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Remember the Ladies: Gertrud Kolmar


Gertrud Käthe Chodziesner (10 December 1894–March 1943), known by the literary pseudonym Gertrud Kolmar, was a German lyric poet and writer. She was born in Berlin and died, after her arrest and deportation as a Jew, in Auschwitz, a victim of the Nazi Final Solution. Though she was a cousin of Walter Benjamin, little is known of her life. She is considered one of the finest poets in the German language.

Commemorative plaque for Gertrud Kolmar in Berlin-Westend. Translated, it reads:”The lyric poet Gertrud Kolmar spent her childhood and youth in the previous building on this site. Committed to forced labour as a Jew after 1933, she was deported to Auschwitz in 1943, and murdered there.”

Gertrud Kolmar came from an assimilated middle-class German Jewish family. Her father, Ludwig Chodziesner, was a criminal defense lawyer. Her mother Elise’s maiden name was Schoenflies. She grew up in Berlin’s Charlottenburg quarter, in the present-day Berlin-Westend, and was educated in several private schools, the last one being a women’s agricultural and home economics college at Elbisbach near Leipzig. While active as a kindergarten teacher, she learnt Russian and completed a course in 1915/1916 for language teachers in Berlin, graduating with a diploma in English and French. At about this time she had a brief affair with an army officer, Karl Jodel, which ended with an abortion, which her parents insisted on her having. During the last two years of World War I she was also employed as an interpreter and censor of soldiers’ correspondence in a prisoner-of-war camp in Döberitz, near Berlin.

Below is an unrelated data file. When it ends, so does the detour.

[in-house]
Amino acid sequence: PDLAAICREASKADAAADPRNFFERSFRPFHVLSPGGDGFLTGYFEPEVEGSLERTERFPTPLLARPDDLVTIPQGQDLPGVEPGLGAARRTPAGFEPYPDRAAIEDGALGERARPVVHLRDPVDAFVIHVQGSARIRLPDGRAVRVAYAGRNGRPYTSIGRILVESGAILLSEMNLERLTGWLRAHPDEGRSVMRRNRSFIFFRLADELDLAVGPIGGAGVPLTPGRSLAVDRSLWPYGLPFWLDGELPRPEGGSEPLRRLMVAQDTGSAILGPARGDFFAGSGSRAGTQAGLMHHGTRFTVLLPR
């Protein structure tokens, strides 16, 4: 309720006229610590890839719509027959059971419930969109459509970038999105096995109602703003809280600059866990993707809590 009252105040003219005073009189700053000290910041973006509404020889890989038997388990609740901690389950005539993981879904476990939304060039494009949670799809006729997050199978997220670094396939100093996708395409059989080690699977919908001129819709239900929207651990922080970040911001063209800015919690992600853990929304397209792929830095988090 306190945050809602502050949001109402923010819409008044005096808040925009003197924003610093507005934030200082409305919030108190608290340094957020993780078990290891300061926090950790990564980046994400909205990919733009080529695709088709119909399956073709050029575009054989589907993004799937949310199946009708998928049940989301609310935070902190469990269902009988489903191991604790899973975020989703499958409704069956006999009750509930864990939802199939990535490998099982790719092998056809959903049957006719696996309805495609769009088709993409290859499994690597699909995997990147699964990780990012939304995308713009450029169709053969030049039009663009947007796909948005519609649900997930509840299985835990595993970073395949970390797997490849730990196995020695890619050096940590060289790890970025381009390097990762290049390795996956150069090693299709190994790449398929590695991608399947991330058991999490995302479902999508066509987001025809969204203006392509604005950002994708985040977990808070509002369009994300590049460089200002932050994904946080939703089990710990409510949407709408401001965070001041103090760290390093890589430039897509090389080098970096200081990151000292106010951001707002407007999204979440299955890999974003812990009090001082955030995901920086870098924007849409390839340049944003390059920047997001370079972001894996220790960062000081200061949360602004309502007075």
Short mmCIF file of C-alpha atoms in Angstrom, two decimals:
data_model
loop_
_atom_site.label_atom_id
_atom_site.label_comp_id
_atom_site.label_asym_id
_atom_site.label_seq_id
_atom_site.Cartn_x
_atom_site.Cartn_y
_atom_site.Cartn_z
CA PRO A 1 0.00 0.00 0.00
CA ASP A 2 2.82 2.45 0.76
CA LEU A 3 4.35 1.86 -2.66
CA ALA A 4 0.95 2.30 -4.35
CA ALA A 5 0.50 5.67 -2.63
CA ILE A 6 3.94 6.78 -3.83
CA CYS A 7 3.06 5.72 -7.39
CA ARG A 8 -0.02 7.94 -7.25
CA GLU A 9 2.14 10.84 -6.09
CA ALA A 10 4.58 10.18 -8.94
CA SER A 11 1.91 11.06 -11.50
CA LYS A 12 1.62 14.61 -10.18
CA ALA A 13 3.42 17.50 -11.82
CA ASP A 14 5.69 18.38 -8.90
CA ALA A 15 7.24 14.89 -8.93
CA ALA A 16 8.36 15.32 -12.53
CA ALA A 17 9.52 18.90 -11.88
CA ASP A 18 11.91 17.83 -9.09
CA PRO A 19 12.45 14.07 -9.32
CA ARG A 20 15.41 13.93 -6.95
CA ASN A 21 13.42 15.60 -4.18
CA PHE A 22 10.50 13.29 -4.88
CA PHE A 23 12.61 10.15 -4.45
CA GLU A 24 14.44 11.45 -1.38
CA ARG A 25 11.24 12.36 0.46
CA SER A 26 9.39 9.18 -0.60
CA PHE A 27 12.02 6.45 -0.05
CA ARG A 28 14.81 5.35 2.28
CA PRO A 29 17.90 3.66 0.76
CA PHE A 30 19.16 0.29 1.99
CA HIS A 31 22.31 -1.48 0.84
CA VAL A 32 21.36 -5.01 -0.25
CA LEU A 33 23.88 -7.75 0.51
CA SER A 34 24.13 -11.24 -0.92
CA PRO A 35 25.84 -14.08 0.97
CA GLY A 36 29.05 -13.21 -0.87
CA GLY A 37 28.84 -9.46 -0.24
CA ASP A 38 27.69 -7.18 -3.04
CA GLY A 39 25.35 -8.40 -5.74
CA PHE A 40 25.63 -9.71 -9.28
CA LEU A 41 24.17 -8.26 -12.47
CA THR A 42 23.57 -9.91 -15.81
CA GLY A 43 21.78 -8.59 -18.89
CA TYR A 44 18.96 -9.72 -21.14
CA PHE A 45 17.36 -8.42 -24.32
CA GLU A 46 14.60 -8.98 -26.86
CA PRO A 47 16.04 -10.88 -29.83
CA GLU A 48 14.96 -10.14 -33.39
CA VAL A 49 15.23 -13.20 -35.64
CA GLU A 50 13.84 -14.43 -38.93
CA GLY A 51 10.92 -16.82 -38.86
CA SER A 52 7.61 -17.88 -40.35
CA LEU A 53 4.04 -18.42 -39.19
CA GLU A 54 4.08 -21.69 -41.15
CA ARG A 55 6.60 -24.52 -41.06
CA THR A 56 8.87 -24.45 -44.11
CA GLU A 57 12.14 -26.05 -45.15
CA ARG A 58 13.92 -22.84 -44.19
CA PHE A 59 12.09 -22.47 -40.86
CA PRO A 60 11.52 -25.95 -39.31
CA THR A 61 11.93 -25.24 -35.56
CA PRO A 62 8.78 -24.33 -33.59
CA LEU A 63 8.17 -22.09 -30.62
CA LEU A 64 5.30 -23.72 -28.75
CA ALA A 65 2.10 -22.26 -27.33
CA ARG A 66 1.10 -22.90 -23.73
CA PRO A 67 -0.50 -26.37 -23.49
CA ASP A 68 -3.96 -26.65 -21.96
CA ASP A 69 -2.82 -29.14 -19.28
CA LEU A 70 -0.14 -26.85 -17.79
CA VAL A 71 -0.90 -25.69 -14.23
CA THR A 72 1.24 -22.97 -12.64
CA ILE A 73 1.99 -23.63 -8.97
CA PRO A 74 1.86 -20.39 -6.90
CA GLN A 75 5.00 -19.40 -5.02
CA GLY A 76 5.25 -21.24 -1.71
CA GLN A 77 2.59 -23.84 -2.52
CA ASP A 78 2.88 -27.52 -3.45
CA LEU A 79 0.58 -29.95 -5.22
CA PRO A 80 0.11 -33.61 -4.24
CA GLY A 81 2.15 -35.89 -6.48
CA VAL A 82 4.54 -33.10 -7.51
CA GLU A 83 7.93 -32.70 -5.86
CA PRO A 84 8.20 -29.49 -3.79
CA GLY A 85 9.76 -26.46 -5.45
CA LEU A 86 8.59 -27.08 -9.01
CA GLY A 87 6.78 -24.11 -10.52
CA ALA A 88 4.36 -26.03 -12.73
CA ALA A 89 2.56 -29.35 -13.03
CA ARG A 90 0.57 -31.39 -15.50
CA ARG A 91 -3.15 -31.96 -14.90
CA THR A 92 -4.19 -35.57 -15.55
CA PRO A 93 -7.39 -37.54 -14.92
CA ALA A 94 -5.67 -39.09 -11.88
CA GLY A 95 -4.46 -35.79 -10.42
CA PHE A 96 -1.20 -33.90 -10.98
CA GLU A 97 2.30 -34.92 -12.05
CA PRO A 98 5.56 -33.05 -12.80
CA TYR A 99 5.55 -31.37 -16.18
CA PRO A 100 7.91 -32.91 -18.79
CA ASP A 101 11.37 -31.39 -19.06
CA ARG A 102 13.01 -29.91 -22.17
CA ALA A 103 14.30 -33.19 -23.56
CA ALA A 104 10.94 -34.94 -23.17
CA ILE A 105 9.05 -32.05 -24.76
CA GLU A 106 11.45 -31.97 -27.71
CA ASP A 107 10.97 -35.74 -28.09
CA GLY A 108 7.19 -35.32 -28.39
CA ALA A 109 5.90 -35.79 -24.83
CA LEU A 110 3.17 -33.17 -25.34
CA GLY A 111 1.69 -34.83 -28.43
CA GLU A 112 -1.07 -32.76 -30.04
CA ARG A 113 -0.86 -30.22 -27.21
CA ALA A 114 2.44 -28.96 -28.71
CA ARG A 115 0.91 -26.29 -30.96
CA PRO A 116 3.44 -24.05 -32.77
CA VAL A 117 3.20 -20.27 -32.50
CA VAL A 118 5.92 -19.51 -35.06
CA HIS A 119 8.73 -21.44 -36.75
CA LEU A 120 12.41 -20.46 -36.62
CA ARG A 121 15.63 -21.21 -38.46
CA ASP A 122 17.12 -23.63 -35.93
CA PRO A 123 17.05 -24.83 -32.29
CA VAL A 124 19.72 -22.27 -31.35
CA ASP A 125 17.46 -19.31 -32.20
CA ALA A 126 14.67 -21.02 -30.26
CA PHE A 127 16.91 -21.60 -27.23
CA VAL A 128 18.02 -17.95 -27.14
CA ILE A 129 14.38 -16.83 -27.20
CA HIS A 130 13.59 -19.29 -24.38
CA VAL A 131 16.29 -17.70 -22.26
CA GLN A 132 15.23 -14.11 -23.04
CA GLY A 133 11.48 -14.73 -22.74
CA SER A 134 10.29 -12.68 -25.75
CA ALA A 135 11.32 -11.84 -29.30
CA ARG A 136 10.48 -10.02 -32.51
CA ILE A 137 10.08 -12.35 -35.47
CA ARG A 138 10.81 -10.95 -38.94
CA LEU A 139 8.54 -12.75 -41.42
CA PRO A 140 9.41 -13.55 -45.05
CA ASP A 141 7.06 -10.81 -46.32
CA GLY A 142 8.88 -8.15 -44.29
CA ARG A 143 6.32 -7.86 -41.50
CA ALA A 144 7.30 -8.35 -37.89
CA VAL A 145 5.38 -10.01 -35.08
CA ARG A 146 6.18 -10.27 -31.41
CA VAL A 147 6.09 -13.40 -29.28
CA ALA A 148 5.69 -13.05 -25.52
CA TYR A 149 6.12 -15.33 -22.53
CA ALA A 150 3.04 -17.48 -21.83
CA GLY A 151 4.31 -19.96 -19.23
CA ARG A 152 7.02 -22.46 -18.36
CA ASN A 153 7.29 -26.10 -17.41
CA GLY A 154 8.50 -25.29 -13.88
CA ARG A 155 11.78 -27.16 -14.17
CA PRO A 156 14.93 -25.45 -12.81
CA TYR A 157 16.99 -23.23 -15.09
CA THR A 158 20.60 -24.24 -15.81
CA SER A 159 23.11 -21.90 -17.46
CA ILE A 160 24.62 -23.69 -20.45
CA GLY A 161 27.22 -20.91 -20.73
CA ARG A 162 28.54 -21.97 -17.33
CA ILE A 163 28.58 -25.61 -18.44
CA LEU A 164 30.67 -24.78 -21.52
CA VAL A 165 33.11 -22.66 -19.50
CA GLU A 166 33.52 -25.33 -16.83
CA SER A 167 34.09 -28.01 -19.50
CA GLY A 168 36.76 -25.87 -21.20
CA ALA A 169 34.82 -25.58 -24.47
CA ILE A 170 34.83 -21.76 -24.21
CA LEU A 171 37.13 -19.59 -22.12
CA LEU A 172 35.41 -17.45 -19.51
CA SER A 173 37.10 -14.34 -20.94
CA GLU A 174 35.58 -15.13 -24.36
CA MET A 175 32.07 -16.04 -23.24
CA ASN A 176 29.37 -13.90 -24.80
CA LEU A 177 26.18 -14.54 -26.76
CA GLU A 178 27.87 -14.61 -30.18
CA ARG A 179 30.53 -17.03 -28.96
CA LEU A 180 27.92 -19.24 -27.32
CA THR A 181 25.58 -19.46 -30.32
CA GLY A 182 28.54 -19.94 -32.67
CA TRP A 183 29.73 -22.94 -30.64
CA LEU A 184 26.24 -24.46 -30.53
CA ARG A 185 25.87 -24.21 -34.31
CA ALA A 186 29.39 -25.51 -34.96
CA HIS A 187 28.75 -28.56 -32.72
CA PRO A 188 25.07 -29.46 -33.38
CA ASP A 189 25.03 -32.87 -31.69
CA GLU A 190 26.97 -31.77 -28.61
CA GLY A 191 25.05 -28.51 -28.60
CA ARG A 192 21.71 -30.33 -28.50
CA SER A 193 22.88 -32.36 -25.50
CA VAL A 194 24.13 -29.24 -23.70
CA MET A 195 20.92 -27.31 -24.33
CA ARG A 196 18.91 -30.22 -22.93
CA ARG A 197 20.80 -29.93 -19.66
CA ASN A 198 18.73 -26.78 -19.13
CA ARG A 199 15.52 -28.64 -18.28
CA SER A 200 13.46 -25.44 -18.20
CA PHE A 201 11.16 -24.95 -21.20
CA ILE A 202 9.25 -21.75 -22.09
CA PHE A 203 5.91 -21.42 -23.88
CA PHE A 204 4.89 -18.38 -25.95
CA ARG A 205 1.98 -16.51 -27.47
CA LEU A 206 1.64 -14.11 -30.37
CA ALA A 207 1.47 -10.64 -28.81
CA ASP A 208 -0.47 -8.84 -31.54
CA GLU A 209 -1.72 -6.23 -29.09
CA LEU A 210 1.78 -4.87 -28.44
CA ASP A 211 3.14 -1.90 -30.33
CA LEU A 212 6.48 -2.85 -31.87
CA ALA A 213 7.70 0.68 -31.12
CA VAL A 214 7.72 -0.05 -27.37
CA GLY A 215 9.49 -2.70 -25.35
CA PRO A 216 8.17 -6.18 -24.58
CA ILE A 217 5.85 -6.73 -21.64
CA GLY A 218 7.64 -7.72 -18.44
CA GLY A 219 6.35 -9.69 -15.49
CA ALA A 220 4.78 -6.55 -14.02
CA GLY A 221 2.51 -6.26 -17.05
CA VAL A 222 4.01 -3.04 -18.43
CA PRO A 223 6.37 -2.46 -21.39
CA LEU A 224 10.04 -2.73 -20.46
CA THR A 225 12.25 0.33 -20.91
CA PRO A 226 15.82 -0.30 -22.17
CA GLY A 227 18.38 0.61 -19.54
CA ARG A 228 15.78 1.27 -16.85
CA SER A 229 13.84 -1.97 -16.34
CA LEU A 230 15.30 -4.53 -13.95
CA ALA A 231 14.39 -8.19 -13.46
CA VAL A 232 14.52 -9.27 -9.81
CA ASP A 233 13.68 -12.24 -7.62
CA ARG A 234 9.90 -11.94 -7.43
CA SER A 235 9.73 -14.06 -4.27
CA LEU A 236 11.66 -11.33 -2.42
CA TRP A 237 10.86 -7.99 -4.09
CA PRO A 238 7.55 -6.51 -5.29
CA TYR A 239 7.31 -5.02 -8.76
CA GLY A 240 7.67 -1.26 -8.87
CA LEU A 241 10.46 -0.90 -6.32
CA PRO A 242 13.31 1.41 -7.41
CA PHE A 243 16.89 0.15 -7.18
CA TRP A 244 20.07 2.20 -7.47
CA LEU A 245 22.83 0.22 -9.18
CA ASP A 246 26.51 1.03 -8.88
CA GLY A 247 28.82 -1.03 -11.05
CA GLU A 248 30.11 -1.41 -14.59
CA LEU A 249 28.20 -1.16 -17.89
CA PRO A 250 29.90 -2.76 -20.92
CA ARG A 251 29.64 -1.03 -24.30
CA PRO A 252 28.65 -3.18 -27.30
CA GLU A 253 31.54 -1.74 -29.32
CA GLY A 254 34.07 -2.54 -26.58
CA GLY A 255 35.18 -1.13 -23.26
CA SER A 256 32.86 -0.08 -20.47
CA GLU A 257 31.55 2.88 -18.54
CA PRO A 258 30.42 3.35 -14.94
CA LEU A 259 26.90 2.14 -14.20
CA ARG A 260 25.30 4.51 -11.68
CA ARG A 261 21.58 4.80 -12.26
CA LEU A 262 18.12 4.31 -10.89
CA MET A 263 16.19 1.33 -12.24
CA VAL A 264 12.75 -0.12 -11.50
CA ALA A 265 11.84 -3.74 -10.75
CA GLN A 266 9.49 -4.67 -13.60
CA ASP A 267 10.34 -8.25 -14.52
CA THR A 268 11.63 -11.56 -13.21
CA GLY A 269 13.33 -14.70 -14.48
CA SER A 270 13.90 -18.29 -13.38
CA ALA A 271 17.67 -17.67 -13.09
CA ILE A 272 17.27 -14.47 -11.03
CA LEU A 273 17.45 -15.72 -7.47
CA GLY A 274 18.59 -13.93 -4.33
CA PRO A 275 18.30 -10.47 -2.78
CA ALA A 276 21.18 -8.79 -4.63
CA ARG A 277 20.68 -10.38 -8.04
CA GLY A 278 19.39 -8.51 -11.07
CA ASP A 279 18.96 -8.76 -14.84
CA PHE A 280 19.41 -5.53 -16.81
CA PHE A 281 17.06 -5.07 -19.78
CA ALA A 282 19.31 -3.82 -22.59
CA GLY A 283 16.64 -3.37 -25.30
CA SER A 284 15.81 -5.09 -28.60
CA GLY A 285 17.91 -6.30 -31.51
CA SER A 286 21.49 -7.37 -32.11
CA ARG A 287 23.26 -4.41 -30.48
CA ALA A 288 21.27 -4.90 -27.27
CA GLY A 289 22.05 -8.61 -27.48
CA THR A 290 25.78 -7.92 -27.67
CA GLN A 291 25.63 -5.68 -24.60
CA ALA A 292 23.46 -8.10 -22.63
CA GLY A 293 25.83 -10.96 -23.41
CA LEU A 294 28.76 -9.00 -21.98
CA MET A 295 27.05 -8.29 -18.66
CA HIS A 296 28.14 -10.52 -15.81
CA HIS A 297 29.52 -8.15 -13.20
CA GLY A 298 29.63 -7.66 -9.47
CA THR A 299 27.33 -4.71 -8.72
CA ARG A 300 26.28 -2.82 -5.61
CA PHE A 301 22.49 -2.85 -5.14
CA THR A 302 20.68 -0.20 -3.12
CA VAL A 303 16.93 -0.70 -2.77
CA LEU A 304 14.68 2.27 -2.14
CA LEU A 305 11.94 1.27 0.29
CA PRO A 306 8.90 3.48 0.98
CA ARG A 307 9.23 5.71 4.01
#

In 1917 her first book, simply titled Poems, (Gedichte) appeared, under the pseudonym of Gertrud Kolmar, Kolmar being the German name for the village of Chodzie? in the former Prussian province of Posen from which her family came. After the war, she worked as a governess for several families in Berlin, and briefly, in 1927, in Hamburg, as a teacher of the handicapped. In that same year she undertook a study trip to France, staying in Paris and Dijon, where she trained to be an interpreter. In 1928, she returned to her family home after her mother’s health deteriorated in order to look after the household. Upon her mother’s death in March 1930, she worked as her father’s secretary.

In the late 1920s her poems began to appear in various literary journals and anthologies. Her third volume, Die Frau und die Tiere came out under a Jewish publisher’s imprint in August 1938 but was pulped after the Kristallnacht pogrom in November of that year. The Chodziesner family, as a result of the intensification of the persecution of Jews under National Socialism, had to sell its house in the Berlin suburb of Finkenkrug, which, to Kolmar’s imagination became her ‘lost paradise’ (das verlorene Paradies), and was constrained to take over a floor in an apartment block called ‘Jewshome’ (Judenhaus) in the Berlin suburb of Schöneberg.

From July 1941 she was ordered to work in a forced labour corvée in the German armaments industry. Her father was deported in September 1942 to Theresienstadt where he died in February 1943. Gertrud Kolmar was arrested in the course of a factory raid on the 27th of February 1943, and transported on the 2nd of March to the Auschwitz concentration camp. Though the date and circumstances of her death are not known, she was apparently murdered shortly after her arrival. [Wikipedia]

In a letter of July 1941, Gertrud Kolmar writes to her sister Hilde: “I am a poet, yes, that much I know; but I never want to be a writer.” The German-Jewish author considered poetry a more spiritual and superior form of writing that allowed for a revelation of spiritual beliefs and personal growth. [Jewish Women Encyclopedia]

Kolmer is frequently compared to Nellie Sachs, also born on this day in 1891.

Author: barenose

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